proving his or her disability by establishing a physical or mental disability that lasted at least one
year and that prevents him or her from engaging in any substantial gainful activity. See Cox v. Apfel,
160 F.3d 1203, 1206 (8th Cir. 1998); 42 U.S.C. §§ 423(d)(1)(A), 1382c(a)(3)(A). The Act defines
a “physical or mental impairment” as “an impairment that results from anatomical, physiological,
or psychological abnormalities which are demonstrable by medically acceptable clinical and
laboratory diagnostic techniques.” 42 U.S.C. §§ 423(d)(3), 1382(3)(c). A plaintiff must show that
his or her disability, not simply his or her impairment, has lasted for at least twelve consecutive
months. See 42 U.S.C. § 423(d)(1)(A).
To determine whether the adult claimant suffers from a disability, the Commissioner uses
the familiar five-step sequential evaluation. He determines: (1) whether the claimant is presently
engaged in a “substantial gainful activity”; (2) whether the claimant has a severe impairment that
significantly limits the claimant’s physical or mental ability to perform basic work activities; (3)
whether the claimant has an impairment that meets or equals a presumptively disabling impairment
listed in the regulations (if so, the claimant is disabled without regard to age, education, and work
experience); (4) whether the claimant has the Residual Functional Capacity (RFC) to perform his
or her past relevant work; and (5) if the claimant cannot perform the past work, the burden shifts to
the Commissioner to prove that there are other jobs in the national economy that the claimant can
perform. See Cox, 160 F.3d at 1206; 20 C.F.R. §§ 404.1520(a)-(f). The fact finder only considers
the plaintiff’s age, education, and work experience in light of his or her RFC if the final stage of this
analysis is reached. See 20 C.F.R. §§ 404.1520, 416.920 (2003).
In her appeal brief, Plaintiff claims the ALJ’s disability determination is not supported by
substantial evidence in the record. ECF No. 14, Pg. 7-15. Specifically, Plaintiff claims the ALJ
erred: (1) in relying upon VE testimony that conflicts with the DOT, (2) in failing to properly review
Plaintiff’s alleged severe impairments, and (3) in failing to fully evaluate Plaintiff’s mental
impairment as required by the Appeals Council remand. Id. In response, the Defendant argues the
ALJ did not err in any of his findings. ECF No. 15. Because this Court finds the ALJ erred in failing
to properly evaluate Plaintiff’s mental impairment and prepare a Psychiatric Review Technique
analysis, this Court will only address this issue.
Following Plaintiff’s December 5, 2012 hearing, ALJ determined Plaintiff was not disabled.
Subsequently, the Appeal’s Counsel reversed ALJ decision and issued a Remand Order on May 1,
2012. (Tr. 89-91). The Remand Order assigned the case to a new ALJ and instructed the new ALJ
to further evaluate claimant’s mental impairments. Id. Specifically, the Order instructed the ALJ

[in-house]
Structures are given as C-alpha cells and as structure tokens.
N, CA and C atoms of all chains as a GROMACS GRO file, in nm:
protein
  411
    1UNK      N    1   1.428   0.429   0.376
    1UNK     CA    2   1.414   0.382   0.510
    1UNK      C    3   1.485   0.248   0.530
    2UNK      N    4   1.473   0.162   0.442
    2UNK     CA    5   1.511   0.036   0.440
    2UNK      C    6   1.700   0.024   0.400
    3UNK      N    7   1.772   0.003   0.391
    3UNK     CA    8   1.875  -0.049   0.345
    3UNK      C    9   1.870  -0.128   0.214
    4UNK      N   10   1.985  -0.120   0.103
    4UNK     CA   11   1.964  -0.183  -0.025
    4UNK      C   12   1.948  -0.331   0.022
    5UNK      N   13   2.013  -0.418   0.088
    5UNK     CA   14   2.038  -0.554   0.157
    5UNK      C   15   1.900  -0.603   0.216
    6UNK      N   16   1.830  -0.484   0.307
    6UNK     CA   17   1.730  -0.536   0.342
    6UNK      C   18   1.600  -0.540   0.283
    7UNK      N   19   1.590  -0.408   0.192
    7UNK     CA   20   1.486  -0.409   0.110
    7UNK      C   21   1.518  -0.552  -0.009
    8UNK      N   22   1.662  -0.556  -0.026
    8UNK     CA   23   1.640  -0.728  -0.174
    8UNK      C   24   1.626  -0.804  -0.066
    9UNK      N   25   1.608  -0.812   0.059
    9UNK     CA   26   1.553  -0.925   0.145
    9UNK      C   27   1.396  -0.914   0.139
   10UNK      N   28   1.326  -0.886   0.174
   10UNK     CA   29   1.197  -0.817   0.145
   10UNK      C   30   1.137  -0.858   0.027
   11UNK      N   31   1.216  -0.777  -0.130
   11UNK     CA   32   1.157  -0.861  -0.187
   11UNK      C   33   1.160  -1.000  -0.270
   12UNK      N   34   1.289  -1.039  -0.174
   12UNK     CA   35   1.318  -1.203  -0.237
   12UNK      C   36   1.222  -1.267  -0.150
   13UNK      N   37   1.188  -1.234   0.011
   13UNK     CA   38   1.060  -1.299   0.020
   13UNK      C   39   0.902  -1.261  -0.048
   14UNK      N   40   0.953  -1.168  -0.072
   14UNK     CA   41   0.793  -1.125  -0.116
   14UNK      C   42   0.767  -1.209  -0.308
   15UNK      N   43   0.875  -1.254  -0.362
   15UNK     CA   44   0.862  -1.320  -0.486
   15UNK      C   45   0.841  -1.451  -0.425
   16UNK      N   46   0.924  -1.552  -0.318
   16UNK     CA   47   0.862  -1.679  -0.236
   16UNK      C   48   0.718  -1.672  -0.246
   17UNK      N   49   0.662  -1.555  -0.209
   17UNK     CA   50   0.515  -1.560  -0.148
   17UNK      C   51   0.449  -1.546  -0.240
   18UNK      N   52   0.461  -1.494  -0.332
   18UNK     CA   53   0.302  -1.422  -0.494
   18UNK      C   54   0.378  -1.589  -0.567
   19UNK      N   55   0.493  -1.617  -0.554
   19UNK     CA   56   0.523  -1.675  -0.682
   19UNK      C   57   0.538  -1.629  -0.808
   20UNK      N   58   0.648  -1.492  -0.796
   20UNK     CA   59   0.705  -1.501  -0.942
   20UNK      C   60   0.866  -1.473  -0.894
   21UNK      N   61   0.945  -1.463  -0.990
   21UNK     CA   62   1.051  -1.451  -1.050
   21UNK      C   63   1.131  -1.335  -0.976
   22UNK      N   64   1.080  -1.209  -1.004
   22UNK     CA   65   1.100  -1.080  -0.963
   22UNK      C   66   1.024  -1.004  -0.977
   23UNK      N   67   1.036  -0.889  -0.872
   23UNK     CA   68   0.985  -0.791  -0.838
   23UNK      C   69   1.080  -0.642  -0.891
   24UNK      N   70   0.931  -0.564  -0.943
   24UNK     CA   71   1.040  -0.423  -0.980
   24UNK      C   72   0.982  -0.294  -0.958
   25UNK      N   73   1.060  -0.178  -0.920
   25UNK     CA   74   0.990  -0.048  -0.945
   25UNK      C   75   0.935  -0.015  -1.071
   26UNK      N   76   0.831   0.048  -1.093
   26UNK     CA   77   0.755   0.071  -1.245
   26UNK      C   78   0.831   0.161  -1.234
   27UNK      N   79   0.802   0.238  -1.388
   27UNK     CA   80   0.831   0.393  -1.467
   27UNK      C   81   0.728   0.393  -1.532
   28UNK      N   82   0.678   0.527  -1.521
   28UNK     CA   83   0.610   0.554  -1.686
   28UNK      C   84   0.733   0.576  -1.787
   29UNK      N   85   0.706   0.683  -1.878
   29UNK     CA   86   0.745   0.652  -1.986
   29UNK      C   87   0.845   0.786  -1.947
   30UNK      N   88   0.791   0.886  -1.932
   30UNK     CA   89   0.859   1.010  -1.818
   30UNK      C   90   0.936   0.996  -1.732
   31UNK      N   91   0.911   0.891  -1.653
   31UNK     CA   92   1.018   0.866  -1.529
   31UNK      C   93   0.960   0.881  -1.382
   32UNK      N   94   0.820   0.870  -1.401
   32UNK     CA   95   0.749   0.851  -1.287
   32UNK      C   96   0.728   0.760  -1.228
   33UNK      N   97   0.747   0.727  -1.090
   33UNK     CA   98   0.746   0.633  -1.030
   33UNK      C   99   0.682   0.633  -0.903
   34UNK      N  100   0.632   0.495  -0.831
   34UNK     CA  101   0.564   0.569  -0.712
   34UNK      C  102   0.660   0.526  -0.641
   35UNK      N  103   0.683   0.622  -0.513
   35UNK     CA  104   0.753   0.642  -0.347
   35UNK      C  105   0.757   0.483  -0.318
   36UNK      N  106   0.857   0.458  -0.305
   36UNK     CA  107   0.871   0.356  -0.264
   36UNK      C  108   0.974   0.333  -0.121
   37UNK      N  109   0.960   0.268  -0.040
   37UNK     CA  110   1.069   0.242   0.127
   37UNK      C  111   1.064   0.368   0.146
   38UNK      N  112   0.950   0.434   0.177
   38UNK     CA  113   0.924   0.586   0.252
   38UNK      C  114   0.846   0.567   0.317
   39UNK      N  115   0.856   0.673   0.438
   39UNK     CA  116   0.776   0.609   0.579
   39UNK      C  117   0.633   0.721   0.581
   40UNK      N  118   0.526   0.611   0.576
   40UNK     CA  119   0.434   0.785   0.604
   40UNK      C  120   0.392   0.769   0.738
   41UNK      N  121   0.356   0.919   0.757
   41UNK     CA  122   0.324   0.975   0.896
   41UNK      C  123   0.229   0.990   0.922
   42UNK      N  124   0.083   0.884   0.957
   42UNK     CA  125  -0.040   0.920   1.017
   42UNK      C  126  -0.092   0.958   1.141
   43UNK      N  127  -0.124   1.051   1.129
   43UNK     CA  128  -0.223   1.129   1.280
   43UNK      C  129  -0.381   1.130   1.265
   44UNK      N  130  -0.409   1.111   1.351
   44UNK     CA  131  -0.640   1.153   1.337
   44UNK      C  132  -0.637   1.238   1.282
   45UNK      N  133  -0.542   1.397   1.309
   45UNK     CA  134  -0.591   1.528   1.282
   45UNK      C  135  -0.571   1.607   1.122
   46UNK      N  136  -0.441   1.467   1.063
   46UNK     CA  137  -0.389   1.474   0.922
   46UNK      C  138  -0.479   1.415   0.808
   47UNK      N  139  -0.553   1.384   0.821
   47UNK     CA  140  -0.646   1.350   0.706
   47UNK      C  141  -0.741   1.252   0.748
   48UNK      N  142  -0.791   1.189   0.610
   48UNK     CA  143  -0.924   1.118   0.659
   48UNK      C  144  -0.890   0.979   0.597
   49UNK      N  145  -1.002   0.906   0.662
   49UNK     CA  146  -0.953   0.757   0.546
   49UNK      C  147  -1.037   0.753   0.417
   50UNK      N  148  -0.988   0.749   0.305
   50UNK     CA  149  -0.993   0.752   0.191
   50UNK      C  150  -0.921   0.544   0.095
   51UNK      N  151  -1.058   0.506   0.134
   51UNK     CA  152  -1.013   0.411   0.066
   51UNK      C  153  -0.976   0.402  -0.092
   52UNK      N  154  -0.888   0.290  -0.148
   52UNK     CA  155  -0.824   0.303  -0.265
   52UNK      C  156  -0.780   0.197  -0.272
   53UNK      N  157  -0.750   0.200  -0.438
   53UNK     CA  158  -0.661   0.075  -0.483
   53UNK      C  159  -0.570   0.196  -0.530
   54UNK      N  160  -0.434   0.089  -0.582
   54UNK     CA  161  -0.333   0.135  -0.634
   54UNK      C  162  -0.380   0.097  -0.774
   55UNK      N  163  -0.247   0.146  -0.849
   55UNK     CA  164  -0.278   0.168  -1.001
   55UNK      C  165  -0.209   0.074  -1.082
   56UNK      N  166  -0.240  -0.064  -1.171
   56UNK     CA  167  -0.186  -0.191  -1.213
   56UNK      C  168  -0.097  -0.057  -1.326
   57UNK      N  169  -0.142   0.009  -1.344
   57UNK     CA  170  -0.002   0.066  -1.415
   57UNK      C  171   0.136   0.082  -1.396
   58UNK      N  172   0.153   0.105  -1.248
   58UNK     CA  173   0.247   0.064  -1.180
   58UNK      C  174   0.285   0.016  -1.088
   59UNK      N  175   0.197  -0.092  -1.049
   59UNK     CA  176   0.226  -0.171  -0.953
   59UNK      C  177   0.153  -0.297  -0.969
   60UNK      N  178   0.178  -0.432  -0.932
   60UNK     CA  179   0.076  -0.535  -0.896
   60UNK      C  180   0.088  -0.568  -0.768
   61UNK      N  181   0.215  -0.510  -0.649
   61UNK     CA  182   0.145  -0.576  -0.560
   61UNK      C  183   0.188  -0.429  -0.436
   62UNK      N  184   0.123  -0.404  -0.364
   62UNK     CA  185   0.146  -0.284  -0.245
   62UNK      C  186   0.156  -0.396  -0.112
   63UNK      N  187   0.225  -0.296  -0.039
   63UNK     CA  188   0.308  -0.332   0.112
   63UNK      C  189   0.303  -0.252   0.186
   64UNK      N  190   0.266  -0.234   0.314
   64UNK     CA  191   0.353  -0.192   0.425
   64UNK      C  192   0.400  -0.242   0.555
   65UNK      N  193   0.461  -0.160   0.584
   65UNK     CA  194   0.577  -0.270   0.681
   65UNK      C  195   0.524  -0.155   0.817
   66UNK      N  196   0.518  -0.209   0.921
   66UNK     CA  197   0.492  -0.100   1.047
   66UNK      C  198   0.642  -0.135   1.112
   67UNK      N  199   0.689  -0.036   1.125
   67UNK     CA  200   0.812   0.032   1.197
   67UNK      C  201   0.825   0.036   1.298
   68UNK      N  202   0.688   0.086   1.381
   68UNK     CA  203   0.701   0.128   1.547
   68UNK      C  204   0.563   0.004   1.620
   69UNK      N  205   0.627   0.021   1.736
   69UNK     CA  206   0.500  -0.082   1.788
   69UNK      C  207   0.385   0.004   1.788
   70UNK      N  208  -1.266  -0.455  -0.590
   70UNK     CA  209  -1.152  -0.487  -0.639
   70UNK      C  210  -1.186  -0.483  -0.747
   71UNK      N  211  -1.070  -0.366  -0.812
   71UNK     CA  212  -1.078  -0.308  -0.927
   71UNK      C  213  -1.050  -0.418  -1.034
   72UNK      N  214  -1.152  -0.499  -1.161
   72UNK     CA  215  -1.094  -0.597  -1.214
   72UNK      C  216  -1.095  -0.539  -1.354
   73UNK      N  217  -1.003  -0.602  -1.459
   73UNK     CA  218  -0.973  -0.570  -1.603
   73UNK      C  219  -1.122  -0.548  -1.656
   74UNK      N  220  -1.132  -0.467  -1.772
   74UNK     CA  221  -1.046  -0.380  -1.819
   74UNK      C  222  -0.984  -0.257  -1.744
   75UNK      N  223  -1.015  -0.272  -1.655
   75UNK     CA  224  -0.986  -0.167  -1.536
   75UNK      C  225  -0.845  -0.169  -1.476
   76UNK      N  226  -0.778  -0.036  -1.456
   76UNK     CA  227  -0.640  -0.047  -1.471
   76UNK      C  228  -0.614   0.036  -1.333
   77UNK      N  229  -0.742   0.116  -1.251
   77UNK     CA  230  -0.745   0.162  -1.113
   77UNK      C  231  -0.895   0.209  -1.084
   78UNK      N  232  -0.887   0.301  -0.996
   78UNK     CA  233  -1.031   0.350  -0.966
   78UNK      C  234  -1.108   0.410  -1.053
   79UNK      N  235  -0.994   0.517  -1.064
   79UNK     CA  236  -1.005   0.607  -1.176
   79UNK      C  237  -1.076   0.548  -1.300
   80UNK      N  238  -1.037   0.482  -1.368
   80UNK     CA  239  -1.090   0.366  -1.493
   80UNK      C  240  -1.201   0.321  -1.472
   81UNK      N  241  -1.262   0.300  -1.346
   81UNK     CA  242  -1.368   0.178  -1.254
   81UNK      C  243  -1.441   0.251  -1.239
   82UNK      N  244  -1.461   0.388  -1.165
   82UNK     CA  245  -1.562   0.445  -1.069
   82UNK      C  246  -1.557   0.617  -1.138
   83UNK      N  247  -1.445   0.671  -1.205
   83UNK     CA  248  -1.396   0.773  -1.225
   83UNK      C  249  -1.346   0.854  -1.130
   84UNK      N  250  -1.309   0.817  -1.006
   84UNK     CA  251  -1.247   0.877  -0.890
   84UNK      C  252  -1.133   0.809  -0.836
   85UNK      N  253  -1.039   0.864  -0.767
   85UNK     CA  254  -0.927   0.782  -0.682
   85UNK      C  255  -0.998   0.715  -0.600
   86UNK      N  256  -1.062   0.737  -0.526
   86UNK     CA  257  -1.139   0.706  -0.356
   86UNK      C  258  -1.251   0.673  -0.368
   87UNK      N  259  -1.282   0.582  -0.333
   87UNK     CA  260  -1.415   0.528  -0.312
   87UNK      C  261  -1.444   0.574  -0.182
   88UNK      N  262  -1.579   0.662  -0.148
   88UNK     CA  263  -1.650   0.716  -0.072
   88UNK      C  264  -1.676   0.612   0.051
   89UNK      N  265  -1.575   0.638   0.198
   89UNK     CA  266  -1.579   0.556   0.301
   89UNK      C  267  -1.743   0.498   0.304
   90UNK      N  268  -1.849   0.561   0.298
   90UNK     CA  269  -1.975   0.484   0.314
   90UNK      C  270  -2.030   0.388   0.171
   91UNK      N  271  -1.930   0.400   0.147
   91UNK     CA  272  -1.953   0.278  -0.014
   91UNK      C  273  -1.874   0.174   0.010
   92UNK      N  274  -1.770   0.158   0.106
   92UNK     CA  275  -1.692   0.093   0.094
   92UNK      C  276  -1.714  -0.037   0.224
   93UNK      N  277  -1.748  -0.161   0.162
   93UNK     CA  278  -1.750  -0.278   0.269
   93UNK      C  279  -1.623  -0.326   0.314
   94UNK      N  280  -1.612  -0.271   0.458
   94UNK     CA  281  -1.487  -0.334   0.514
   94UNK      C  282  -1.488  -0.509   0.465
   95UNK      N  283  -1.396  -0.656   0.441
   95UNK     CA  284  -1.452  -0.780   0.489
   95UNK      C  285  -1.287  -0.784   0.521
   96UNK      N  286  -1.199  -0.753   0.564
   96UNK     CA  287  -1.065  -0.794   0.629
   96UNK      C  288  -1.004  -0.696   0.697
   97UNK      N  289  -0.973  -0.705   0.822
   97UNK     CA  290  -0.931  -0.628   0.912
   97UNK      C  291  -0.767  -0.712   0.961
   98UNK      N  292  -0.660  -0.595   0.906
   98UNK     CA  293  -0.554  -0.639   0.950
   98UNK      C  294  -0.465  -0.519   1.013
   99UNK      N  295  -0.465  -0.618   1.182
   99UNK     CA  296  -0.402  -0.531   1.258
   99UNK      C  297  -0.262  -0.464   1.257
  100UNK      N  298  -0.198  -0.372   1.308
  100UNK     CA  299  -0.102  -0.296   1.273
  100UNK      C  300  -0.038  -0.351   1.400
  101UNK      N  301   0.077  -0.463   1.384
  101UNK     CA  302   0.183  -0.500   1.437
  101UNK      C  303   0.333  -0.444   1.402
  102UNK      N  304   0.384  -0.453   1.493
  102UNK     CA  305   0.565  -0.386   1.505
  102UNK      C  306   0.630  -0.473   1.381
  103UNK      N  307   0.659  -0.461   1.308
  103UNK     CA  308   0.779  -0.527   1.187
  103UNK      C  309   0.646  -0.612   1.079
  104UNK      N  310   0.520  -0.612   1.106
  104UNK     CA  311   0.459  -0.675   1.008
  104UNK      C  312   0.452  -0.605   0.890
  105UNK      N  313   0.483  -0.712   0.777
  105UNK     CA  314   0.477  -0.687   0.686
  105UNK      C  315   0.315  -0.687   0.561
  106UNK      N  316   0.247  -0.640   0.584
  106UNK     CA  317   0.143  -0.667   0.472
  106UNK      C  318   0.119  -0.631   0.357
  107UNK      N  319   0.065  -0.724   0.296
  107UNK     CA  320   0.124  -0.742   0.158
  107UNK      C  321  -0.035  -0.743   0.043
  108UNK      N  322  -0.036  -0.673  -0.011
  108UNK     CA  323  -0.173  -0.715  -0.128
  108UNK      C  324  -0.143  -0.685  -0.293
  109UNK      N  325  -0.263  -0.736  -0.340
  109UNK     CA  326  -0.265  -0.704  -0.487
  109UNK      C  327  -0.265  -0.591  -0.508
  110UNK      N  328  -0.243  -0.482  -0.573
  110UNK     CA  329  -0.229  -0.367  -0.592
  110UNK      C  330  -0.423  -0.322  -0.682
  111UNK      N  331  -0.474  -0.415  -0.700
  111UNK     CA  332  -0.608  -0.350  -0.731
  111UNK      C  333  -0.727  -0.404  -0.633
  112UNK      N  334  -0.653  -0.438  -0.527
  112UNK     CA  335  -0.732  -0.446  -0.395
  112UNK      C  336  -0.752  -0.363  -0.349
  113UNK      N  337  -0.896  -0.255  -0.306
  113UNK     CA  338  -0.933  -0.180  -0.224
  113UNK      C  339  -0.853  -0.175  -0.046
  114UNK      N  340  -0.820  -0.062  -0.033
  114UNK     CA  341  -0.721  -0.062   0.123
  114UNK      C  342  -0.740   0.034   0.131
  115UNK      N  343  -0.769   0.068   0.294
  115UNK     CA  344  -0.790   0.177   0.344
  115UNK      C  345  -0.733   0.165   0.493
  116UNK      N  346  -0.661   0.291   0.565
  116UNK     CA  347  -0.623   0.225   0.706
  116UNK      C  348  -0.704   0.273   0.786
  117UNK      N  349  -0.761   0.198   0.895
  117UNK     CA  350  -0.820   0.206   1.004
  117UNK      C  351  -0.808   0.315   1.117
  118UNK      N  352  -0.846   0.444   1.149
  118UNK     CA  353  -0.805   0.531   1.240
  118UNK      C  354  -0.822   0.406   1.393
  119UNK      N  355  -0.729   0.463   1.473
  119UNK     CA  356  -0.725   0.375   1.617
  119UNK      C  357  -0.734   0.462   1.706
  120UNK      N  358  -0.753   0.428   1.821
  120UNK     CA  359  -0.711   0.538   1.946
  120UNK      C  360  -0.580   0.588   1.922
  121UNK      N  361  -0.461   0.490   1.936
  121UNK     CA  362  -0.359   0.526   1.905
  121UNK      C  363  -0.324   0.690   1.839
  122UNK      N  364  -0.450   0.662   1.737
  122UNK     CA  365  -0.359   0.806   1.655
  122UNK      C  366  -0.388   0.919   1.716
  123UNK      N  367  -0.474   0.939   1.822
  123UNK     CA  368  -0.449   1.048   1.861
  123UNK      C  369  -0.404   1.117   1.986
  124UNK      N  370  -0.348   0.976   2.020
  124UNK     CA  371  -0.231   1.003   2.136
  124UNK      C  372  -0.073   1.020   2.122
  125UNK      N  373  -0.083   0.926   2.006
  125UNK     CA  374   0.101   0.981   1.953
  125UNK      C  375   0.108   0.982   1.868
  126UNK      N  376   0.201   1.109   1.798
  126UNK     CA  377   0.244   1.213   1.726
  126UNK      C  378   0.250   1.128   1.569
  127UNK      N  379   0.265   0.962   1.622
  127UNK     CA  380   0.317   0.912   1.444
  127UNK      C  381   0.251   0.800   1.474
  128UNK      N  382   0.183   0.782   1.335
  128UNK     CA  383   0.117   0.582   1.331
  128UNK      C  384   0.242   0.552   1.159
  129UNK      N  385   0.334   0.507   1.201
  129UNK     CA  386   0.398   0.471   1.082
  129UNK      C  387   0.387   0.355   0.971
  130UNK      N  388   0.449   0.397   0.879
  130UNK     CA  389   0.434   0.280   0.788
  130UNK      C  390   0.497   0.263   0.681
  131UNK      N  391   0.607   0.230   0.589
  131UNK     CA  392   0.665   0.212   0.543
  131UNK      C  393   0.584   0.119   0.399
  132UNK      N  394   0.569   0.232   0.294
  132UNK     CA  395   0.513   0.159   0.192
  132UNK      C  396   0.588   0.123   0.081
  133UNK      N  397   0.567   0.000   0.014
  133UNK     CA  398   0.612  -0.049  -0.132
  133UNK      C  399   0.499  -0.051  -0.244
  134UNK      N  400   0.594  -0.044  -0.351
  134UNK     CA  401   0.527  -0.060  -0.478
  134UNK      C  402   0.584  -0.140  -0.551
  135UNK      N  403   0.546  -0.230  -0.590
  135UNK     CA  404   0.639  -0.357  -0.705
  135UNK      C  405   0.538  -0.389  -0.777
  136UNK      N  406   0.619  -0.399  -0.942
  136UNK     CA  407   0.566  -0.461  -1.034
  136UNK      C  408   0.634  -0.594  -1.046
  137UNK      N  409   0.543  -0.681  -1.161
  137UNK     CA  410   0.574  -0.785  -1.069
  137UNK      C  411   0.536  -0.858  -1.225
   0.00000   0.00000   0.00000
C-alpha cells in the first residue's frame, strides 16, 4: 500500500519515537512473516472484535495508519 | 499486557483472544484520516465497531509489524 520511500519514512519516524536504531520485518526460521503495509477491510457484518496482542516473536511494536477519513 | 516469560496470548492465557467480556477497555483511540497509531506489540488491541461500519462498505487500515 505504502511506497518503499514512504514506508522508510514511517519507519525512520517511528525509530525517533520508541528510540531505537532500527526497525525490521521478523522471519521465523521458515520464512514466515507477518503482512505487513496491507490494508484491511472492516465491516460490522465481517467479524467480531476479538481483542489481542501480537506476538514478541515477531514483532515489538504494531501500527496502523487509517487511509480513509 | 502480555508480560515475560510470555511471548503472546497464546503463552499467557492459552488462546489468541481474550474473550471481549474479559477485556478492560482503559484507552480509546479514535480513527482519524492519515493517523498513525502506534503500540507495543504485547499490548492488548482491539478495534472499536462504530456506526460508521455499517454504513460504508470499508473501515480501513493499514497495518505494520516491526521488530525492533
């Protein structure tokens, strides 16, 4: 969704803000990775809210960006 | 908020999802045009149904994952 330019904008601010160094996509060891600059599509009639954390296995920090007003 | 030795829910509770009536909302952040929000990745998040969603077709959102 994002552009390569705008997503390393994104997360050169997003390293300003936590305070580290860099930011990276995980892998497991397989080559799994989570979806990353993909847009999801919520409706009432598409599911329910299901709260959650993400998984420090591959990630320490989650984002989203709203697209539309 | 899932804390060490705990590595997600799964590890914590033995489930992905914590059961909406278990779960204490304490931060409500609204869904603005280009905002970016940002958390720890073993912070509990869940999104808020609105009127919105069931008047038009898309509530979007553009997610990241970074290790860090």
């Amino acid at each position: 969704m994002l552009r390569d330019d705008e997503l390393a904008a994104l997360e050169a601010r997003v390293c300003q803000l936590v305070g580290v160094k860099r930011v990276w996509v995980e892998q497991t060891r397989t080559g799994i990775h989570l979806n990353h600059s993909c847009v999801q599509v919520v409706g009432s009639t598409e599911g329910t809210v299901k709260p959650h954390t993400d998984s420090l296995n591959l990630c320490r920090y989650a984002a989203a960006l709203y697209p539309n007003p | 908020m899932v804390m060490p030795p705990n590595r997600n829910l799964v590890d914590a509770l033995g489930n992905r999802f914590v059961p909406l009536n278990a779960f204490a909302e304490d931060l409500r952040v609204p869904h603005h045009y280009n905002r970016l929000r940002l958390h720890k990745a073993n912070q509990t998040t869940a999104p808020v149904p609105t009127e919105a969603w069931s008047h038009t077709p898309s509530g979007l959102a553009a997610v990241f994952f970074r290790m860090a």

to “evaluate the claimant’s mental impairments in accordance with the special technique described
in 20 C.F.R § 404.1520a, documenting application of the technique in the decision by providing
specific findings and appropriate rationale for each of the functional areas in 20 C.F.R.
§404.1520a(c).” (Tr. 90).
A Psychiatric Review Technique analysis is required to be conducted and documented at each
level of the review process, including the ALJ level. See 20 C.F.R. § 404.1520a(a)-(e). This
involves a determination of whether there is a mental impairment followed by a rating of the degree
of functional limitation resulting from the mental impairment. This must be conducted at all levels
of the application process, beginning with the initial and reconsideration levels. Id. At these levels,
the Psychiatric Review Technique must be documented by completion of a standard form. The
Psychiatric Review Technique must also be conducted and documented at the ALJ and Appeals
Council levels; however, at these levels, it is permissible for the analysis to be included within the
written decision such that the use of a written form is not required. Id.
The ALJ did not properly apply the techniques described in 20 C.F.R. §404.1520a. The
ALJ’s decision included no specific findings or rationale for the functional areas described in 20
C.F.R. §404.1520a(c). This section requires the ALJ to rate the degree of claimant’s functional
limitation in the following four broad functional areas: (1) Activities of daily living; (2) Social
functions; (3) Concentration, persistence, or pace; and (4) Episodes of decompensation. Instead,
the ALJ gave the following cursory explanation:
“Because the claimant’s medically determinable mental impairment causes no more than
‘mild’ limitation in any of the first three function functional areas and ‘no’ episodes of
decompensation which have been of extended duration of the forth area, it is non-severe.”
The ALJ did not prepare or utilize a Psychiatric Review Technique. This failure was error.
This matter is remanded for further review because no Psychiatric Review Technique analysis was
Based on the foregoing, the undersigned finds that the decision of the ALJ, denying benefits
to Plaintiff, is not supported by substantial evidence and should be reversed and remanded. A
judgment incorporating these findings will be entered pursuant to Federal Rules of Civil Procedure
52 and 58.
ENTERED this 29th day of April 2014.
/s/ Barry A. Bryant
HON. BARRY A. BRYANT
U.S. MAGISTRATE JUDGE